Adonis Diaries

Archive for October 27th, 2011

US Administration tacit green light: Power in the Middle-East shared by military and Moslem Brotherhood movements

Why the US Administration and policy-makers reached a comprehensive strategy to allowing the Moslem Brotherhood (MB) political parties and movements to share power with the military in the Middle-East States?  Tunisia is the forerunner with the MB obtaining 45% of the votes.  Egypt and Libya are to follow suit.

This policy is not new: More than a decade ago, the US decided that the Turkish Moslem Brotherhood (MB) Party, lead by Erdogan PM, and representing the Moslem Sunni sect, is the preferred alternative to exclusive military rule.  The Turkish MB government has stuck steadfastly with the long-term US strategy in the region.  A successful case that the US believe could be executed and practiced in the other Arab/Islamic States…

The tacit rational of the US Administrations are:

First, sharing of power of the Egyptian Moslem Brotherhood with the military would facilitate a social deal with the Christian Cop minority (10% of the population), by making the MB movement directly responsible for any religious persecution;

Second, this sharing of power would rob the military government an essential tool of using Islamic factions in order to pressure minority sects in supporting government corruption policies…

Third, this sharing of power would facilitate confronting “terrorist” factions, which have taken an Islamic face and undertone…

Fourth, this cooperation in vastly Sunni majority States will oppose the growing Chiaa power in the region, spearheaded by Iran.  The US Administration has adopted the slogan that Iran is the Evil power that is frustrating its global strategy in the Greater Middle-East region. Iran decided to become self sufficient in military hardware production…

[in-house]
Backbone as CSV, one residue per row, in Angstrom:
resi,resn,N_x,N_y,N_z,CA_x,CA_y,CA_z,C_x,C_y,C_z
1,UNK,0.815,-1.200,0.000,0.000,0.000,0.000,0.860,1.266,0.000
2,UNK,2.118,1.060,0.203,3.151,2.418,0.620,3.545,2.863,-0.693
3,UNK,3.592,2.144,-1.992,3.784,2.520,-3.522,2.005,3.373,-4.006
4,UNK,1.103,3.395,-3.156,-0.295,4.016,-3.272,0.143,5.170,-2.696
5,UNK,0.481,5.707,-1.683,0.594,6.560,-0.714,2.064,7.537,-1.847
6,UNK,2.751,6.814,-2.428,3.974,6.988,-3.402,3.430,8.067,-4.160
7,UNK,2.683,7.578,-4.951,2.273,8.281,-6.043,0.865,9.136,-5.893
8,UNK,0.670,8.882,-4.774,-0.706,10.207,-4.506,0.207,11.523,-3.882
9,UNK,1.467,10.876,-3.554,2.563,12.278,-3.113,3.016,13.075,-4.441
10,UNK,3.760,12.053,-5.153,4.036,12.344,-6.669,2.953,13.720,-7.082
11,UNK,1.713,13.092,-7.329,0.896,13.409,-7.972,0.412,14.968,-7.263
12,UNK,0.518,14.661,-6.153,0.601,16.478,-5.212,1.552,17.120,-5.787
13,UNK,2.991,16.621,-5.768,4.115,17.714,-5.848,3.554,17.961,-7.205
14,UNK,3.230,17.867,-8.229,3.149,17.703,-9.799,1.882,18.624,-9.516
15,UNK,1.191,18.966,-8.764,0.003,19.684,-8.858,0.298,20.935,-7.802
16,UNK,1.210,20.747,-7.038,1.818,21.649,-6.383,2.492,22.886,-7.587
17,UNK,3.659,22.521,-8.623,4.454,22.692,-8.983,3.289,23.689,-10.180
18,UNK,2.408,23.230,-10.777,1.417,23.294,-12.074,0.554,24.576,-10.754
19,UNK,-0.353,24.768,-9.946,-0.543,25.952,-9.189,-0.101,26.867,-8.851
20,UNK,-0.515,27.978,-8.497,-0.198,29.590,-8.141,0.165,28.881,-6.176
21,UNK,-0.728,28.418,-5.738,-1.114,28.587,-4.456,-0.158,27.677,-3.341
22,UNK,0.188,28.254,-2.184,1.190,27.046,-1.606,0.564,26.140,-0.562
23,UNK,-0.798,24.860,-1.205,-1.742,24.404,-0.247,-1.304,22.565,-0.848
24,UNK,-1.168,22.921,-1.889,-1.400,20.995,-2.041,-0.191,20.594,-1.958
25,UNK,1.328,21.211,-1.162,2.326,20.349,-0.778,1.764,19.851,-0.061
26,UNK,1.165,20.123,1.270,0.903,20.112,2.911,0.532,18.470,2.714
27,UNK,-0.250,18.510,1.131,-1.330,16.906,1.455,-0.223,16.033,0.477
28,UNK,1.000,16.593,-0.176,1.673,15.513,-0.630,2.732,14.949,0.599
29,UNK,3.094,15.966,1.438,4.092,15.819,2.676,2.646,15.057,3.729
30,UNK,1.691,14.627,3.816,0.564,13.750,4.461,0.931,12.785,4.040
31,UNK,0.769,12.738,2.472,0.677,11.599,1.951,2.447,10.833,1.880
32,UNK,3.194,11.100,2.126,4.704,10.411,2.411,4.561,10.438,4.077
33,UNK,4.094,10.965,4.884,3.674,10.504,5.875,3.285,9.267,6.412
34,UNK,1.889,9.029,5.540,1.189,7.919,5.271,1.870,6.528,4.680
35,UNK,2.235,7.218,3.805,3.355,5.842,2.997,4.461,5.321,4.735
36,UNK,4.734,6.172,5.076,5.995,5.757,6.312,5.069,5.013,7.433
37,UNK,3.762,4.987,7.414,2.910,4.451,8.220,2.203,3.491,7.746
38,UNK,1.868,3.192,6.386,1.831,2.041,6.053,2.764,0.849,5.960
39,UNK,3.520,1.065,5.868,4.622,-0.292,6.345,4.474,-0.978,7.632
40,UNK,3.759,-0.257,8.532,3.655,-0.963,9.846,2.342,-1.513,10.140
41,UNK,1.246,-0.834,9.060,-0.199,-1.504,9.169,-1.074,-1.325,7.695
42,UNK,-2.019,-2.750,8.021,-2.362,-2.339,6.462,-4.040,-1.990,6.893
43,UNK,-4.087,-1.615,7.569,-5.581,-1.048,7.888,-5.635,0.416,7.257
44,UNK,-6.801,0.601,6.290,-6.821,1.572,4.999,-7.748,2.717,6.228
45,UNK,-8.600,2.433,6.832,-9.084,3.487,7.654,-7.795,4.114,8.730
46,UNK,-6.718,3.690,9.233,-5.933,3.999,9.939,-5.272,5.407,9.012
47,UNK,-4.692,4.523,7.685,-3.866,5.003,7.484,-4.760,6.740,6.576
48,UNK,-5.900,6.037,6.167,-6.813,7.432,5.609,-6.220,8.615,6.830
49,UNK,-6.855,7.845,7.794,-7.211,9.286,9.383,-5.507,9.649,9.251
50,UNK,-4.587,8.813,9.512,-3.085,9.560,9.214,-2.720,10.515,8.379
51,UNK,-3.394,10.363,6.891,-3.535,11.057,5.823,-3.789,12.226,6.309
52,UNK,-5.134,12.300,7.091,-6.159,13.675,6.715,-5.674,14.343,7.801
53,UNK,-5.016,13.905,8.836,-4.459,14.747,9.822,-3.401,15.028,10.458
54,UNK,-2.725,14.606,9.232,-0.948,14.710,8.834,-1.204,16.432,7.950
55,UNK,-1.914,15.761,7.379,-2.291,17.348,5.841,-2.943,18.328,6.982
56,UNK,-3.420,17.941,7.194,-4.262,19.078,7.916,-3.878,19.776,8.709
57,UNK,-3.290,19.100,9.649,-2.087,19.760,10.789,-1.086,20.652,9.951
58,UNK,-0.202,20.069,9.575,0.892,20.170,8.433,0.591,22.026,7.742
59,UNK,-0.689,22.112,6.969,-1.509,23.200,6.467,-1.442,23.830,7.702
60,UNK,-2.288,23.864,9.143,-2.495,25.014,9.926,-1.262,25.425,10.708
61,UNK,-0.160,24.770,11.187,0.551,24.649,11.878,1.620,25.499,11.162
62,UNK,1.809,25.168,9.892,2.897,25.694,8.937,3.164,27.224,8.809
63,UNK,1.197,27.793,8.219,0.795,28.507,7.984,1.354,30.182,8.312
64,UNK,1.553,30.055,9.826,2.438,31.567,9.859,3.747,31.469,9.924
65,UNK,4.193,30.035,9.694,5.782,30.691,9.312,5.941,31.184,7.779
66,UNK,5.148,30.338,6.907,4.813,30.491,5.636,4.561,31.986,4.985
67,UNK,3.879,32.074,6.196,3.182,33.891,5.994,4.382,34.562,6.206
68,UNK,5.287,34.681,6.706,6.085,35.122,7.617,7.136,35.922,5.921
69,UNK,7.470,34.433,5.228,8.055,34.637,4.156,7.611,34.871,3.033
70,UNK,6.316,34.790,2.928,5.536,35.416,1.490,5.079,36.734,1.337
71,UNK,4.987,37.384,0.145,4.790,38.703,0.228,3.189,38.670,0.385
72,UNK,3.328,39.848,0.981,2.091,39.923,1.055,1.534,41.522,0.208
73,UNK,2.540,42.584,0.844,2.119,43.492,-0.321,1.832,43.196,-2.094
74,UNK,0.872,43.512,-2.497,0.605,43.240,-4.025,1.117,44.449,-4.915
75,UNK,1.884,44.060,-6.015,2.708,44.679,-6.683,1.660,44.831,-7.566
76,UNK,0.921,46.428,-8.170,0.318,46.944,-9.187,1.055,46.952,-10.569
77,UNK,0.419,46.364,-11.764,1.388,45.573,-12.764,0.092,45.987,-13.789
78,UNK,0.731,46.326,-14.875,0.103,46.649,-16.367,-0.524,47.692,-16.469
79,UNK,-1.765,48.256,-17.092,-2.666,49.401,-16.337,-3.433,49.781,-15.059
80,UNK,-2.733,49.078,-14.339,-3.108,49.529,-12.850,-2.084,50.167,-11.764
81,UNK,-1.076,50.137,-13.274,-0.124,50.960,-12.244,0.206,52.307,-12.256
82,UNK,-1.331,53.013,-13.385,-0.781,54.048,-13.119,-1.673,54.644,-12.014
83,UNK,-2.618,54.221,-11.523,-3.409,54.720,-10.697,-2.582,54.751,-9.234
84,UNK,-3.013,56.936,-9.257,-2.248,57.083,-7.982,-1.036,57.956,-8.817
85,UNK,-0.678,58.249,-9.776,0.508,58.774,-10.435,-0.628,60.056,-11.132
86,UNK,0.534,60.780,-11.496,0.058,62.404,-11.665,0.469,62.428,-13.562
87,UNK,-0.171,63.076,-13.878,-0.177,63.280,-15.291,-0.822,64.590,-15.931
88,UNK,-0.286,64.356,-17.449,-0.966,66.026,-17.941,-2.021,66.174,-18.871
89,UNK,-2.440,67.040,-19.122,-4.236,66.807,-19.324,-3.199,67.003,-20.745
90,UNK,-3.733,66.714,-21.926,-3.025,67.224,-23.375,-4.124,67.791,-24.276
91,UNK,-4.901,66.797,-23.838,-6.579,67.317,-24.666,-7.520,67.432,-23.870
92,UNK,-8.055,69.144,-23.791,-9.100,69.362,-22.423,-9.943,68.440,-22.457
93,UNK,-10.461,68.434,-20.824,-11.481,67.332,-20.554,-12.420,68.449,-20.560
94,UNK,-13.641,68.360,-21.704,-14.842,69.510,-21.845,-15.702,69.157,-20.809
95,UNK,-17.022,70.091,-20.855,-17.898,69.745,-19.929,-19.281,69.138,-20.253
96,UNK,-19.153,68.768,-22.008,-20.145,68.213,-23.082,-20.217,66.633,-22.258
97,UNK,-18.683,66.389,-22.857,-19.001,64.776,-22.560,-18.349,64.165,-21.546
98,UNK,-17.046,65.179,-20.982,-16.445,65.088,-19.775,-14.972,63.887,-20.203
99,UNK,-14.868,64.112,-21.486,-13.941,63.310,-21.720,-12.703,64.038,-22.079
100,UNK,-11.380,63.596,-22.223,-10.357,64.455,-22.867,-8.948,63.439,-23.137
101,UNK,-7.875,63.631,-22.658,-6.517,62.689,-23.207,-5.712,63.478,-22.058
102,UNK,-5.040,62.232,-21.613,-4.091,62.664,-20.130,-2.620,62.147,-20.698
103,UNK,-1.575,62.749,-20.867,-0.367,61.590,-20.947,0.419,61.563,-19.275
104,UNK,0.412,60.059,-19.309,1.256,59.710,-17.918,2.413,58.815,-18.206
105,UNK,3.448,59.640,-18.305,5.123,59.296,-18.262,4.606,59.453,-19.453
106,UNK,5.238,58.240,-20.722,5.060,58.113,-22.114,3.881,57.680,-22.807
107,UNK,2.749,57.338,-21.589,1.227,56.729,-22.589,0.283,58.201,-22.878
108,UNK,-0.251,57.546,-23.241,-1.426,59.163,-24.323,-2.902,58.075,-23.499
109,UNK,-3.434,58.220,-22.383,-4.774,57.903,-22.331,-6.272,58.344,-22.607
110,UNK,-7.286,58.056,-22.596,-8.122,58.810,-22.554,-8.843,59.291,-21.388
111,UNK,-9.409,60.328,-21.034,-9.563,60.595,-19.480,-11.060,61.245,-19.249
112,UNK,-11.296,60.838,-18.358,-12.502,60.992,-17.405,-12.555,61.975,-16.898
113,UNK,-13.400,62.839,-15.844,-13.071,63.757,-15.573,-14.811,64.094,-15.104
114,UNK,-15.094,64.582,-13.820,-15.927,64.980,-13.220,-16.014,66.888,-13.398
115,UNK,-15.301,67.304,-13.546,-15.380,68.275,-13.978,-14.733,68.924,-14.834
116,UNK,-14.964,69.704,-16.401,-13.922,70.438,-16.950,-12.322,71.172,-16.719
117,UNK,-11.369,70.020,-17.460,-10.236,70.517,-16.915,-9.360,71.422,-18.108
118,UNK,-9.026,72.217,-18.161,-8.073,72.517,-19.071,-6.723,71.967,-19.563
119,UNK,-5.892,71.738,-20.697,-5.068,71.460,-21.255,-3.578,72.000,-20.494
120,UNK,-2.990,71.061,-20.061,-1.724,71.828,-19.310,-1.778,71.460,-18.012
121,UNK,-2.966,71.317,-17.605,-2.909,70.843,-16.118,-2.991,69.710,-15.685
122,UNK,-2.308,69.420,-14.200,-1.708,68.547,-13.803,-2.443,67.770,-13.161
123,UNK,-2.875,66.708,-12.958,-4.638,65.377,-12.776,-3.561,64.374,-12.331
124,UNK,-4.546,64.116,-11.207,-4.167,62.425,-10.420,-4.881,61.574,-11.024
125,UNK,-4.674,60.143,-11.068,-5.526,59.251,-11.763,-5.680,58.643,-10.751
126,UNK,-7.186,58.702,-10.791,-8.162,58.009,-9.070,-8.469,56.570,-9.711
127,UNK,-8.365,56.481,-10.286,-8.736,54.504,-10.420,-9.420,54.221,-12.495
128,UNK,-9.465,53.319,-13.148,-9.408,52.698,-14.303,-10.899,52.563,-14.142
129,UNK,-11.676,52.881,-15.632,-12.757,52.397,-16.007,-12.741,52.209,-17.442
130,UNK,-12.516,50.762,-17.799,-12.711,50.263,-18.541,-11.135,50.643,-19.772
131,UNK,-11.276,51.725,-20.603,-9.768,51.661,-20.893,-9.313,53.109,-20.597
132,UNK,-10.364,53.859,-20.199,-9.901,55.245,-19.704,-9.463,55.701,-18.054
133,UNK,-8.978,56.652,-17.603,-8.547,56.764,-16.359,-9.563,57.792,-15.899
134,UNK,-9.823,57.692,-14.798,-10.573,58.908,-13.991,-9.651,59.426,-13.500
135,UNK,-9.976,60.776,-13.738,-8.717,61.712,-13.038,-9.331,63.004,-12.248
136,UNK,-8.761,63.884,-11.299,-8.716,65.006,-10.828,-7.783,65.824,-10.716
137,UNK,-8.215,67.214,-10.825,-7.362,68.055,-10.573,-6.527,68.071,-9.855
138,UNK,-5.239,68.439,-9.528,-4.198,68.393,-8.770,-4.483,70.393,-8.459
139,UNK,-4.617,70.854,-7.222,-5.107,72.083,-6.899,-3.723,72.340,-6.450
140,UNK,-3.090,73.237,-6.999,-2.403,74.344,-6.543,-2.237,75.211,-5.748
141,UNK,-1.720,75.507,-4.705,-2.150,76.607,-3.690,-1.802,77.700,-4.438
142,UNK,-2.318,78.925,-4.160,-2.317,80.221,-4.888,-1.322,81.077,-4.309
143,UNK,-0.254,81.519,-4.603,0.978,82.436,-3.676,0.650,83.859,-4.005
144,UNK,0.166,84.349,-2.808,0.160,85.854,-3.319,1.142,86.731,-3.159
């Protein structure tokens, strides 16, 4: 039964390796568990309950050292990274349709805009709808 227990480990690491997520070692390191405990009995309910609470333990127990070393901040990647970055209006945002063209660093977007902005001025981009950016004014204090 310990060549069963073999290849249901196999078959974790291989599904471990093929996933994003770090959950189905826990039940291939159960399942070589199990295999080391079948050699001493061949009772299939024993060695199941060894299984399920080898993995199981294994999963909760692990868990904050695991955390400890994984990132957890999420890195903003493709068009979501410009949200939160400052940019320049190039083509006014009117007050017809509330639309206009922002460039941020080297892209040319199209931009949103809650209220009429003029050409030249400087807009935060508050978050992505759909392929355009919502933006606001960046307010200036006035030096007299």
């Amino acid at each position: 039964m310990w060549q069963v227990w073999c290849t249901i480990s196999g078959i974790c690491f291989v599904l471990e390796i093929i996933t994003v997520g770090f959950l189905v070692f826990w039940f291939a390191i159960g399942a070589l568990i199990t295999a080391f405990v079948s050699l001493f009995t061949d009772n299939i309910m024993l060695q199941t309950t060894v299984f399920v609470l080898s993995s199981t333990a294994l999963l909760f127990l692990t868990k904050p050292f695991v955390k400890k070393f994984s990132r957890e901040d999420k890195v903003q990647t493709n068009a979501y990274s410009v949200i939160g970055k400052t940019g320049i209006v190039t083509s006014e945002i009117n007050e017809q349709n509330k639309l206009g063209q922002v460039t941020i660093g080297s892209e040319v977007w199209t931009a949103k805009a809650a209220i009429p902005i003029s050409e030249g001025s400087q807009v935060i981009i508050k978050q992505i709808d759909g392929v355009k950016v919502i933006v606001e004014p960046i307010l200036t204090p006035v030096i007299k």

Fifth, the US wish this new alternative political system would behave differently, even though continuing with the same ideology of exclusion, discrimination, and considering the Chariaa (religious laws) as the source of civic legislation..

What the US and European States want in return for this sharing of power?

First, keeping oil flowing at reduced market price value. This practice has never ceased to be the case. The regimes were asked to forget how to make good use of produced oil, except for export necessities…

Second, keep market open for imported goods. It has always been the case: the regimes were not meant to figure out a way of manufacturing any goods worth exporting…

Third, Keep exporting the agricultural product and raw materials…at the expense of the famished population…

Fourth, fully controlling any “terrorist” activities outside State borders.  The regimes have been fulling cooperating with the CIA and other European secret service agencies, in all kinds of matters, including how to control internal protesters and opposition forces…

Fifth, keep purchasing arms from them, at the exclusion of Russia…This was the case of Qadhafi who got insane and decided last year to buy arms exclusively from Russia

Why the US Administration  and European States have reached this understanding? Fundamentally, they have given up on this region for any kind of liberal democratic institutions and political structure.  Consequently, let the people govern themselves the way they did for centuries, as long as they stay away within the US and European borders and don’t export their problems to the western States…

Do anyone believe that, once a religious Islamic political party, within a majority of the population of its sect (Sunni or Chiaa), will ever lose a “democratic” election? The Turkish MB are increasing their margin at every election, and the case of Chiaa Iran is blatant. What kind of democracy are we talking about in these cases?

I think that I am expressing the implicit opinion of the secular forces, and all the minority religious sects, whether Christian, Moslem, or otherwise. The western society and political elite have given up on the people of the Arab/Islamic countries, particularly in the Near-East region.  The next target is Syria, but this is another story.